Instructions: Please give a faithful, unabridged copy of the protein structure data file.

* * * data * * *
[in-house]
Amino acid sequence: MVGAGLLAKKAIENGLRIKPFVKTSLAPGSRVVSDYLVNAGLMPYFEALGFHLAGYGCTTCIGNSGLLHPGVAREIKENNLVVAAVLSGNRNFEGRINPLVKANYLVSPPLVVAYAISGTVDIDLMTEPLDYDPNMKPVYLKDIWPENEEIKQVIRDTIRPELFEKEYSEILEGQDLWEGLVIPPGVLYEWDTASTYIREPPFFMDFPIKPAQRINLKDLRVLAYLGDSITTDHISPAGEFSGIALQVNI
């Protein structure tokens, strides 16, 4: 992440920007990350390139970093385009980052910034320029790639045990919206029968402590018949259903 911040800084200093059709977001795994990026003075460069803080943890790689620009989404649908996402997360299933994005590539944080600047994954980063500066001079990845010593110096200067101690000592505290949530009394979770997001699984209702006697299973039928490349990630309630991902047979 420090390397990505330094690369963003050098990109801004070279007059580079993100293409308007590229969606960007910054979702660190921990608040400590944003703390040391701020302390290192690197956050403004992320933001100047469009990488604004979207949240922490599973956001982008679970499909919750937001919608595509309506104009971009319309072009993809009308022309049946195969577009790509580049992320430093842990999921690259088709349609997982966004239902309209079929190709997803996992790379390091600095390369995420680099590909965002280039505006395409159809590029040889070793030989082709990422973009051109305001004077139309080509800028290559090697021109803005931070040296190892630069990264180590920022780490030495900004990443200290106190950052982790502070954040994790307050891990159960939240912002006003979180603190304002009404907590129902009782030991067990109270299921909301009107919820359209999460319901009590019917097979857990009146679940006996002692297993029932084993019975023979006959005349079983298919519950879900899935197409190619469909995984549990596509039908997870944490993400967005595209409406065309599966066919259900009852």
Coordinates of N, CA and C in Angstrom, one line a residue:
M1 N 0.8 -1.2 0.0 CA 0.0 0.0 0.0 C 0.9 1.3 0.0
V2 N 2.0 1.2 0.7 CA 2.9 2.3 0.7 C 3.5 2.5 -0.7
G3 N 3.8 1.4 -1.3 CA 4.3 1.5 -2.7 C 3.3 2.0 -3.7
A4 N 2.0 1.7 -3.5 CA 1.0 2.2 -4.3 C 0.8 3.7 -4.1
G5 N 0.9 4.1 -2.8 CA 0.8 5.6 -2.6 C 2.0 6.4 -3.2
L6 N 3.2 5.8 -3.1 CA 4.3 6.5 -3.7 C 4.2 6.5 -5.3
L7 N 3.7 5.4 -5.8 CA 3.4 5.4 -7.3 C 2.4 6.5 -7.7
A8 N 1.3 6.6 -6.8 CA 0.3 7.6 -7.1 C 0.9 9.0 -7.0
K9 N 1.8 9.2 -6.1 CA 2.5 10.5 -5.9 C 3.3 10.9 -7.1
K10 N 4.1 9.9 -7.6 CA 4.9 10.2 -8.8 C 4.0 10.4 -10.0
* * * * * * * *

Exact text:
[in-house]
Amino acid sequence: MVGAGLLAKKAIENGLRIKPFVKTSLAPGSRVVSDYLVNAGLMPYFEALGFHLAGYGCTTCIGNSGLLHPGVAREIKENNLVVAAVLSGNRNFEGRINPLVKANYLVSPPLVVAYAISGTVDIDLMTEPLDYDPNMKPVYLKDIWPENEEIKQVIRDTIRPELFEKEYSEILEGQDLWEGLVIPPGVLYEWDTASTYIREPPFFMDFPIKPAQRINLKDLRVLAYLGDSITTDHISPAGEFSGIALQVNI
């Protein structure tokens, strides 16, 4: 992440920007990350390139970093385009980052910034320029790639045990919206029968402590018949259903 911040800084200093059709977001795994990026003075460069803080943890790689620009989404649908996402997360299933994005590539944080600047994954980063500066001079990845010593110096200067101690000592505290949530009394979770997001699984209702006697299973039928490349990630309630991902047979 420090390397990505330094690369963003050098990109801004070279007059580079993100293409308007590229969606960007910054979702660190921990608040400590944003703390040391701020302390290192690197956050403004992320933001100047469009990488604004979207949240922490599973956001982008679970499909919750937001919608595509309506104009971009319309072009993809009308022309049946195969577009790509580049992320430093842990999921690259088709349609997982966004239902309209079929190709997803996992790379390091600095390369995420680099590909965002280039505006395409159809590029040889070793030989082709990422973009051109305001004077139309080509800028290559090697021109803005931070040296190892630069990264180590920022780490030495900004990443200290106190950052982790502070954040994790307050891990159960939240912002006003979180603190304002009404907590129902009782030991067990109270299921909301009107919820359209999460319901009590019917097979857990009146679940006996002692297993029932084993019975023979006959005349079983298919519950879900899935197409190619469909995984549990596509039908997870944490993400967005595209409406065309599966066919259900009852």
Coordinates of N, CA and C in Angstrom, one line a residue:
M1 N 0.8 -1.2 0.0 CA 0.0 0.0 0.0 C 0.9 1.3 0.0
V2 N 2.0 1.2 0.7 CA 2.9 2.3 0.7 C 3.5 2.5 -0.7
G3 N 3.8 1.4 -1.3 CA 4.3 1.5 -2.7 C 3.3 2.0 -3.7
A4 N 2.0 1.7 -3.5 CA 1.0 2.2 -4.3 C 0.8 3.7 -4.1
G5 N 0.9 4.1 -2.8 CA 0.8 5.6 -2.6 C 2.0 6.4 -3.2
L6 N 3.2 5.8 -3.1 CA 4.3 6.5 -3.7 C 4.2 6.5 -5.3
L7 N 3.7 5.4 -5.8 CA 3.4 5.4 -7.3 C 2.4 6.5 -7.7
A8 N 1.3 6.6 -6.8 CA 0.3 7.6 -7.1 C 0.9 9.0 -7.0
K9 N 1.8 9.2 -6.1 CA 2.5 10.5 -5.9 C 3.3 10.9 -7.1
K10 N 4.1 9.9 -7.6 CA 4.9 10.2 -8.8 C 4.0 10.4 -10.0